Will Sunak’s dubious tax claim stick in voters’ minds?

36 minutes agoChris Mason,Political editor, @ChrisMasonBBCPA Media

The day after the debate night before, there is a row about a dubious Conservative claim that a Labour government would hammer you for around £2,000 more in tax over the next four years.

In last night’s debate on ITV, Rishi Sunak made the claim over and over again.

It took Sir Keir Starmer quite a while to dismiss it as false.

Today, as the debate is unpicked, it is that claim at the centre of the analysis.

And here is the key question: how memorable does that number become, and how credible is it?

BBC Verify have given it a look here – and say it risks misleading people and is questionable.

It reminds me of all those rows about the £350m for the NHS on the side of the Vote Leave bus during the Brexit referendum.

In that instance, that number was factually wrong, but there was a mighty argument about it, which made it incredibly prominent.

So, how much does £2,000 stick in people’s minds, prodding away at any fears that a Labour government might put up your taxes?

And how much do the attempts to dismiss it as “garbage” by Labour undermine the trust and credibility of the Conservatives?

Let’s take a look at that number.

The Conservatives claim, on page 6 of this document called Labour’s Tax Rises, that “the impact of £38.5bn in unfunded spending would be equivalent to £2,094 per working household over the next four years”.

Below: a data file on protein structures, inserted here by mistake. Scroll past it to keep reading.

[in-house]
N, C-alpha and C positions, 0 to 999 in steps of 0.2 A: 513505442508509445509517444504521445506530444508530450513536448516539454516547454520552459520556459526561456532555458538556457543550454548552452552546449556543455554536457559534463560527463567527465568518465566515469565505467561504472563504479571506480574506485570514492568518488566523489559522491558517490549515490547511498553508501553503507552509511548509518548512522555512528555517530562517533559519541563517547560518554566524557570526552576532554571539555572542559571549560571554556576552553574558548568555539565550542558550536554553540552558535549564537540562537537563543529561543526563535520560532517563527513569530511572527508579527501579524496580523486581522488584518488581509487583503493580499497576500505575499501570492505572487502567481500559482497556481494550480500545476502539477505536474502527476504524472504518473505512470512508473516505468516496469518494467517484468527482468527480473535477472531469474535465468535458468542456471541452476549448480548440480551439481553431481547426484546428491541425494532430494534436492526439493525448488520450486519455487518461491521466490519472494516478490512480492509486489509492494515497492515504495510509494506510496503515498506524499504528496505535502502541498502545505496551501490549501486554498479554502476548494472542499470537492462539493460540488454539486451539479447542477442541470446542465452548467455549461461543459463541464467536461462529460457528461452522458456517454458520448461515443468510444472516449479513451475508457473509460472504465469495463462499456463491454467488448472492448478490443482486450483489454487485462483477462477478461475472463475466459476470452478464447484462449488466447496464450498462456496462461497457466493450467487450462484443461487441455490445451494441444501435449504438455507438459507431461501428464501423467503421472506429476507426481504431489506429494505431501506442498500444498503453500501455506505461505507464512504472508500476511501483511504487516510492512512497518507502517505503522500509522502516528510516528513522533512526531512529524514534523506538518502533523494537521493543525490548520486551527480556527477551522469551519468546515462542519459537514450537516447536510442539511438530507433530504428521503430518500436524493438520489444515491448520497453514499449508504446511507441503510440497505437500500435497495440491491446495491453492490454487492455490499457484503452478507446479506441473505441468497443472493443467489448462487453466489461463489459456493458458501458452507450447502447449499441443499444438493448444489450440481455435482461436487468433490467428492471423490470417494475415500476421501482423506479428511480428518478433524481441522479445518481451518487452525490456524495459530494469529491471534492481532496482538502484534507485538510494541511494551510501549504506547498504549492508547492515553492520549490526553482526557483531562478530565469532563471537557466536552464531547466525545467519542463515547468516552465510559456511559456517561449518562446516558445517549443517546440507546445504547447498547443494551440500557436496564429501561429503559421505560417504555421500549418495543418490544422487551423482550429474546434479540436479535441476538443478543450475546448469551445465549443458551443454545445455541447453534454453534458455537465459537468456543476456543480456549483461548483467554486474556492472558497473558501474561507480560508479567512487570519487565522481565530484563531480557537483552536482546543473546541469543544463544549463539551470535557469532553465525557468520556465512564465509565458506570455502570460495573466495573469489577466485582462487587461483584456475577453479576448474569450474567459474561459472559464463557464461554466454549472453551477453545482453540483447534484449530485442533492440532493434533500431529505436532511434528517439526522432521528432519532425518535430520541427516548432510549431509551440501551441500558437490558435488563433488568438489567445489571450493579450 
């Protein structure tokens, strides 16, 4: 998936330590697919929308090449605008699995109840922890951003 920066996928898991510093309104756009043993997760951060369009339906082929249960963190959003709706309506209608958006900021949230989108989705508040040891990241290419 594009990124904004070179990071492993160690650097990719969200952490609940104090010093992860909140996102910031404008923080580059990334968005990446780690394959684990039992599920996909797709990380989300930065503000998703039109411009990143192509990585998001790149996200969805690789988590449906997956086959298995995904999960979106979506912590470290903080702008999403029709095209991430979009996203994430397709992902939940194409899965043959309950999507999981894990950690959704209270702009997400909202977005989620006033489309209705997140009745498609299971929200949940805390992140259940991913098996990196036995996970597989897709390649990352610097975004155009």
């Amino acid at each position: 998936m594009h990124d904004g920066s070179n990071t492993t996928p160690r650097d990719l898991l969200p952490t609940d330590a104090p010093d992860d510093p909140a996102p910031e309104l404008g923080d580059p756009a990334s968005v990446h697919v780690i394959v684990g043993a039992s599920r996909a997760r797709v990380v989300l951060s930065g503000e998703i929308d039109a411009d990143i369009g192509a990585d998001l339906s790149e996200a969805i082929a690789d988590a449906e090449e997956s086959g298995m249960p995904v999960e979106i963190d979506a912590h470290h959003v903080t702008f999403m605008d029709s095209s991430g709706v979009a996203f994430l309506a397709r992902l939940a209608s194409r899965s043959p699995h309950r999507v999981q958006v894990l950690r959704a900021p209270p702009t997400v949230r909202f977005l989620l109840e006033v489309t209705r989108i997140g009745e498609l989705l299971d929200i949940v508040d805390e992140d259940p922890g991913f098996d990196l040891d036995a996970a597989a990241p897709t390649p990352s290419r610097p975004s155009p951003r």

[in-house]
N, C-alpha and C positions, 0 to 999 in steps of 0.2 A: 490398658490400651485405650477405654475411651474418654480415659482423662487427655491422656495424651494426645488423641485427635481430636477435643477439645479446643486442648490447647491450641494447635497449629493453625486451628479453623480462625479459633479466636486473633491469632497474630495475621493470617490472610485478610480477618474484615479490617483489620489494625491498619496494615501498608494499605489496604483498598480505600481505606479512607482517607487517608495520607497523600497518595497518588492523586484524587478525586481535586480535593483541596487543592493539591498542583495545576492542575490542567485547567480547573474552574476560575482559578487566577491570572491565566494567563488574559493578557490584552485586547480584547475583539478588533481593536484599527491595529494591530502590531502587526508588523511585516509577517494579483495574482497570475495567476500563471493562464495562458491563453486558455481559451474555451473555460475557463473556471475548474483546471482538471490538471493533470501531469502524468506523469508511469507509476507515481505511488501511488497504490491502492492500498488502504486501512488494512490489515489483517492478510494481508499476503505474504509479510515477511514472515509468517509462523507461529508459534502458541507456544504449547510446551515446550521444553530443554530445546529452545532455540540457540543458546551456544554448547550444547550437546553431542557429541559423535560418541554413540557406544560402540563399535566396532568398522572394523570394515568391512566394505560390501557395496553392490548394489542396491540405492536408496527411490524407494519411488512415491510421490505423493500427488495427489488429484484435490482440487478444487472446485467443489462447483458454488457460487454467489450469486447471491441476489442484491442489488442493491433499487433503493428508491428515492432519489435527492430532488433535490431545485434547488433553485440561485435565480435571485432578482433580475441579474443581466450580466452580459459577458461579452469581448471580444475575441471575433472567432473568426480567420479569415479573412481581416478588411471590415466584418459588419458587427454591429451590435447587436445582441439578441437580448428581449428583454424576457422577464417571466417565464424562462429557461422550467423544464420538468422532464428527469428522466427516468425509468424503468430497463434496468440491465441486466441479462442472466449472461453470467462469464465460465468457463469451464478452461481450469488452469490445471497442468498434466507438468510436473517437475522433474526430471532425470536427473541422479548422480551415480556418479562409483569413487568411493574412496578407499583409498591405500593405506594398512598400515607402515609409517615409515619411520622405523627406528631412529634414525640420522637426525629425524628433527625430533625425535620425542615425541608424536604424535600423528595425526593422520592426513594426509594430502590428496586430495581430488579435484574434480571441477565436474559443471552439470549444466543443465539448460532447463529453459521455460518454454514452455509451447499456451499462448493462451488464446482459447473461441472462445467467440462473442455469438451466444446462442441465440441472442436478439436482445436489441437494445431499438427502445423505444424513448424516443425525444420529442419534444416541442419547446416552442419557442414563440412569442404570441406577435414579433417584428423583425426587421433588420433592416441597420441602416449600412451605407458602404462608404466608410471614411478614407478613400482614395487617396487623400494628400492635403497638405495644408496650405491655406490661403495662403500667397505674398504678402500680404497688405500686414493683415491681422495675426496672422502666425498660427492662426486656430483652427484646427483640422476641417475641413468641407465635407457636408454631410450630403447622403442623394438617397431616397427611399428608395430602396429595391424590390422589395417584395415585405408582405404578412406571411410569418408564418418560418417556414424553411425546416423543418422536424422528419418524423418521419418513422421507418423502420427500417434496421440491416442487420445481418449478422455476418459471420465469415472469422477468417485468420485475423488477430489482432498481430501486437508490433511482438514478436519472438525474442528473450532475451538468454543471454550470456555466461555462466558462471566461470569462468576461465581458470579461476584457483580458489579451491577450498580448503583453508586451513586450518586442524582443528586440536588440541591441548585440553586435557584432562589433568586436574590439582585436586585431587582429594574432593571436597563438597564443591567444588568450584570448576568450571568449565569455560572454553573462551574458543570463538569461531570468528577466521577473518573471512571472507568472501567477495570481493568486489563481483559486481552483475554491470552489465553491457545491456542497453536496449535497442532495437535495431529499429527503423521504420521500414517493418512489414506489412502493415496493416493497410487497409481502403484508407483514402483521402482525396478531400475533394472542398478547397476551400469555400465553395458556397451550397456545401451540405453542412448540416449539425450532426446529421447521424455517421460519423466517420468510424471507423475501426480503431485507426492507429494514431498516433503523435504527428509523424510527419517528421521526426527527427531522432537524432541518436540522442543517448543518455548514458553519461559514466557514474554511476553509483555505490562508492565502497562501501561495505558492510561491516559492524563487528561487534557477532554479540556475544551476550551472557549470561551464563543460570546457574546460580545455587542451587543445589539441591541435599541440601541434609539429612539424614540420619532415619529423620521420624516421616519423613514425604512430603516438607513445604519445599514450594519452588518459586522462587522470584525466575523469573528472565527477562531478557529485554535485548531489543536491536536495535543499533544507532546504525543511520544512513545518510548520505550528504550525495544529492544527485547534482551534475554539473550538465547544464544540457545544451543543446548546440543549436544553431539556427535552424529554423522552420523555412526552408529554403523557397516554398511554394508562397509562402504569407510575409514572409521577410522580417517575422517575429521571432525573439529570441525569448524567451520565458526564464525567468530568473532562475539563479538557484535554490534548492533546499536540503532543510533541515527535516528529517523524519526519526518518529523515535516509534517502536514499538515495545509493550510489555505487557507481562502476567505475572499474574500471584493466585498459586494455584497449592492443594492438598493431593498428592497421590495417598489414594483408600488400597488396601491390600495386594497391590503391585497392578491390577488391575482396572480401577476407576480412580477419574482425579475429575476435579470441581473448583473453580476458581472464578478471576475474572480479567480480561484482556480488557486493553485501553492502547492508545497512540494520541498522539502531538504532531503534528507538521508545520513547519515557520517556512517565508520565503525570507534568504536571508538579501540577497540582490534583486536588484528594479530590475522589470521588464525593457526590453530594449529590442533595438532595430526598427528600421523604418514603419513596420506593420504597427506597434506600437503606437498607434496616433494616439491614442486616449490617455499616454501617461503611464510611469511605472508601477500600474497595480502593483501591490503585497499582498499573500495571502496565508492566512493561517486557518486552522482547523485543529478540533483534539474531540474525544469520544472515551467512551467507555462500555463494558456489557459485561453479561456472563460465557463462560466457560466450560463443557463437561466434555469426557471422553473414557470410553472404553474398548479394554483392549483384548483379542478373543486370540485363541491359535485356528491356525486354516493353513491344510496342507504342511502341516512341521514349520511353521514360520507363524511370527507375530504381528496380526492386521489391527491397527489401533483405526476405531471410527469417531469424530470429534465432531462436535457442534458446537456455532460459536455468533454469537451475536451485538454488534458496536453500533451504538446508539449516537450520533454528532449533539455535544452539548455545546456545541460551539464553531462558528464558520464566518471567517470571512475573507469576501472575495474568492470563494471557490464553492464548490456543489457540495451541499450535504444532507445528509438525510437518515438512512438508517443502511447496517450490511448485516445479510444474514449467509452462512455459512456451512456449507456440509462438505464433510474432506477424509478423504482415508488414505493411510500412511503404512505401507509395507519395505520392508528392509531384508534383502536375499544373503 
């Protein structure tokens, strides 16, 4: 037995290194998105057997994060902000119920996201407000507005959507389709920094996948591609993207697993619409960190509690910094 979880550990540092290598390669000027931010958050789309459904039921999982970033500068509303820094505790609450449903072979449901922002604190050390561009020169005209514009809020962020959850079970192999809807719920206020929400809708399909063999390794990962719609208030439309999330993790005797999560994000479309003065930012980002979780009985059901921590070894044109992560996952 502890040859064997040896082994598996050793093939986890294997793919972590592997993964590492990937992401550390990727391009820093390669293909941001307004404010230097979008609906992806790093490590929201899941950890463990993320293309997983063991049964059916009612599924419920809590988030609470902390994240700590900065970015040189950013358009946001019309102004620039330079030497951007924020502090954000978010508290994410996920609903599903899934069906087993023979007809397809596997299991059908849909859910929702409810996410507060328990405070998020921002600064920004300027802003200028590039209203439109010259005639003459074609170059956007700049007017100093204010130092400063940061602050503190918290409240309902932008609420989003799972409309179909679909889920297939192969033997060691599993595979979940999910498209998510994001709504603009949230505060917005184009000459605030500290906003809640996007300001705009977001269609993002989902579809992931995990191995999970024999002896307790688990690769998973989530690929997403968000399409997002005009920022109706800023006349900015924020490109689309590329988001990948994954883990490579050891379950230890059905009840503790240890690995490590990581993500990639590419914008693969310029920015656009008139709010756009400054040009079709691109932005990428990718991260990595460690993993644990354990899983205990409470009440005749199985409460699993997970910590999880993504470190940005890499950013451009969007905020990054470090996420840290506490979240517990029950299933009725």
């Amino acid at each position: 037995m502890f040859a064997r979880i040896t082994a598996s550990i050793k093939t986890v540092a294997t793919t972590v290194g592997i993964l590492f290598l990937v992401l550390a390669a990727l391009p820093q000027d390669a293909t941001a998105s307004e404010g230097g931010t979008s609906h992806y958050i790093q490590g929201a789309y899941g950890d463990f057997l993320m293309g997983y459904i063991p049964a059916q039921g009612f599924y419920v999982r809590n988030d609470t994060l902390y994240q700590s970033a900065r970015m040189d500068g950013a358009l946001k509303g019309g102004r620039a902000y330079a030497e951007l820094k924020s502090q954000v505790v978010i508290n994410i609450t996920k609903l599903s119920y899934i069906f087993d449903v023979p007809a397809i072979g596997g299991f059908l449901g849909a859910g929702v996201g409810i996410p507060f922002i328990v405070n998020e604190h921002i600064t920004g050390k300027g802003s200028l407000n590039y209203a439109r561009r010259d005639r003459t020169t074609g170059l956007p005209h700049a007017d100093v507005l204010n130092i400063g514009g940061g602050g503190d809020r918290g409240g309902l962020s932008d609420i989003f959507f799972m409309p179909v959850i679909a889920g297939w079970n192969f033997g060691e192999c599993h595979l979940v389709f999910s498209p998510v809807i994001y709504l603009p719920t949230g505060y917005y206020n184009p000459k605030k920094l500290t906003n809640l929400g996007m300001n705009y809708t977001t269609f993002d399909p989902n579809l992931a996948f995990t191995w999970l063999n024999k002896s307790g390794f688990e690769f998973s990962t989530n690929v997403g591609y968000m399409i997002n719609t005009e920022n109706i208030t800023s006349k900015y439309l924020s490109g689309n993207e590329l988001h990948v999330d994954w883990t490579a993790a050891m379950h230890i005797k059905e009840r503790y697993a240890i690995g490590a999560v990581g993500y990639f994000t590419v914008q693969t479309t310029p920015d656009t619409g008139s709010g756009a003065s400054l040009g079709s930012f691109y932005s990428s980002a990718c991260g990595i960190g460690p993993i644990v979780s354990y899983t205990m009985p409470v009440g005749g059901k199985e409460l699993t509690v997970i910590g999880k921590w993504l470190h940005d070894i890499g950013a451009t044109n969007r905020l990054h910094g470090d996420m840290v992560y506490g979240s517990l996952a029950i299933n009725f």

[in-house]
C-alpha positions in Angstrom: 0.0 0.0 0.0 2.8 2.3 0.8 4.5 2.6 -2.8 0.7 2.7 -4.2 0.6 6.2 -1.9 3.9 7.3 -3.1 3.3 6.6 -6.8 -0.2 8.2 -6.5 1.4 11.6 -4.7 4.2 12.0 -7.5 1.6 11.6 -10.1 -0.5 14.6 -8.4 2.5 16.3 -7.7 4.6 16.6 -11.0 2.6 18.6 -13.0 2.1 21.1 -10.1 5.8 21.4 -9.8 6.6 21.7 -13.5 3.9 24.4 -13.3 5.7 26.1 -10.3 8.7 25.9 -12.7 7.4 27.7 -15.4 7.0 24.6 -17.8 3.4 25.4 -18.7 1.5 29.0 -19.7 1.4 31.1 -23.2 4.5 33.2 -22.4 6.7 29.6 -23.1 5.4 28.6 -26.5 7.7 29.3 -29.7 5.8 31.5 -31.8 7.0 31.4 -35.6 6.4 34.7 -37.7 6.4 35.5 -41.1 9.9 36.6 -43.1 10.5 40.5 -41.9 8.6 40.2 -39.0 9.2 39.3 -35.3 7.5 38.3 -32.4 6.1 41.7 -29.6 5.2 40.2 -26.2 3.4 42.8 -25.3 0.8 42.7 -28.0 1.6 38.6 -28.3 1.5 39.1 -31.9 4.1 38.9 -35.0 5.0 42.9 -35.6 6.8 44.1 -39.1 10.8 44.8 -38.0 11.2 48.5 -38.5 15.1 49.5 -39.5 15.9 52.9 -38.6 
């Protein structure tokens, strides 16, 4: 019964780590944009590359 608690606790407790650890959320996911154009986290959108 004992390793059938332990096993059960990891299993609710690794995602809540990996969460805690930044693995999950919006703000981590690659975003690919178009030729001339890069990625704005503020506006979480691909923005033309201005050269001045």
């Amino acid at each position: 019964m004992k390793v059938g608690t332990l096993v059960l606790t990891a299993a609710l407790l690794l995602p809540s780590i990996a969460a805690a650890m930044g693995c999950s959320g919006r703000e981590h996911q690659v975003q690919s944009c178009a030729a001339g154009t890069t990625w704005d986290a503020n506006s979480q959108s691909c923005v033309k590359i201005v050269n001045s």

Rishi Sunak, and the cabinet minister Claire Coutinho this morning, have claimed the number was arrived at by impartial civil servants.

Enter the most senior civil servant at the Treasury, Permanent Secretary James Bowler, who says no it wasn’t.

That row aside, over the involvement of the Treasury, there is a question about how the number has been arrived at.

The Tories point to their document I mentioned and claim their numbers are actually underestimates of Labour’s potential costs.

And they are leaning into it – the prime minister has shared a video about it on social media.

Labour has gone into overdrive trying to shred the credibility of the number, with the whiff of overcorrection after Keir Starmer’s failure to take it on as robustly as some opposition figures wish he had last night.

Shadow Cabinet minister Jonathan Ashworth came out and called it “a lie” this morning, and Sir Keir Starmer has done the same this afternoon.

There has been a video, too, from the shadow chancellor Rachel Reeves.

Labour supporters have been emailed by the party asking for donations so they can take on Rishi Sunak who “lied 11 times”.

All of which raises the prominence of the row.

A fleeting observer of politics – in other words the vast majority of people – may only hear about the story in the loosest terms, in other words: Labour and more tax.

And that is its potency.

So how sticky does this claim become, in the minds of voters, and how credible is it regarded? They are the two big questions.

Incidentally, in the interests of transparency, it raises a dilemma for reporters like me.

Do you report the row, and so raise the prominence of a contested figure, or not report it, and not do so?

Both are active choices and there is no simple answer.

My instinct, for what it is worth, is it would be odd for me to walk past the political row of the day, but it is important to reflect it in a rounded way that attempts to unpick the claims on all sides – so you can come to your own view about what is happening.